A paper published in Science Magazine on Feb. 19. reports in no uncertain terms that fluid-injection is one of the direct causes of increased earthquake activity.
The paper titled “Coping with earthquakes induced by fluid injection” is the result of a comprehensive study done by seven different agencies based in Oklahoma, Colorado and California.
The paper states clearly in its introduction that fluid-injection is the confirmed culprit.
“To a large extent, the increasing rate of earthquakes in the mid-continent is due to fluid-injection activities used in modern energy production.”
The United States Geological Survey published a press release saying that this paper argued for increased transparency and data collection so that strategies for dealing with the situation can be compiled.
“The science of induced earthquakes is ready for application, and a main goal of our study was to motivate more cooperation among the stakeholders — including the energy resources industry, government agencies, the earth science community, and the public at large — for the common purpose of reducing the consequences of earthquakes induced by fluid injection,” said coauthor Dr. William Ellsworth, a USGS geophysicist.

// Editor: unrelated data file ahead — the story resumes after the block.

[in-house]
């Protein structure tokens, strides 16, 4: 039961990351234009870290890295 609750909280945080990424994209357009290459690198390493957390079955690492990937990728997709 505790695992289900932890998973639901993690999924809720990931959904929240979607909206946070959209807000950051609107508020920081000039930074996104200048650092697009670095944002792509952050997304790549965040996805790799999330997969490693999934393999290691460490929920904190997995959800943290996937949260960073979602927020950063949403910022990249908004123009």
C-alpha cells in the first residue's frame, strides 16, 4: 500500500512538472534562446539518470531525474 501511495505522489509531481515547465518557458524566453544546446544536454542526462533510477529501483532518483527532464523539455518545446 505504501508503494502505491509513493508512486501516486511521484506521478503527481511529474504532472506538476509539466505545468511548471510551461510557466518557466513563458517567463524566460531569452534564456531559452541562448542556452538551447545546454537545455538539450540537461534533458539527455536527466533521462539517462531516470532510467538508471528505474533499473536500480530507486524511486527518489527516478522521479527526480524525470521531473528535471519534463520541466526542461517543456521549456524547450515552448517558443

The lead author of the study, USGS geophysicist Dr. Art McGarr, said that these findings and increased information can help slow or perhaps stop the increased earthquake activity.
“In contrast to natural earthquake hazard, over which humans have no control, the hazard from induced seismicity can be reduced.
“Improved seismic networks and public access to fluid injection data will allow us to detect induced earthquake problems at an early stage, when seismic events are typically very small, so as to avoid larger and potentially more damaging earthquakes later on.”
The full paper can be found at www.sciencemag.org. The authors of this study come from these organizations:
n USGS, Earthquake Science Center, Menlo Park, California.
n USGS, National Water Quality Assessment Program, Menlo Park.
n USGS, Powell Center, Fort Collins, Colorado.
n USGS, Geologic Hazards Center, Golden, Colorado.
n University of Colorado at Boulder, Boulder, Colorado.
n Oklahoma Geological Survey, Norman.
n Lawrence Berkeley National Laboratory, Berkeley, California.
In the wake of the increased earthquake activity more than 2,500 property insurance agents, customer service representatives and adjusters have completed a continuing education course on earthquake insurance.
For information on earthquake insurance contact the Oklahoma Insurance Department at 1-800-522-0071 or visit our website at www.oid.ok.gov.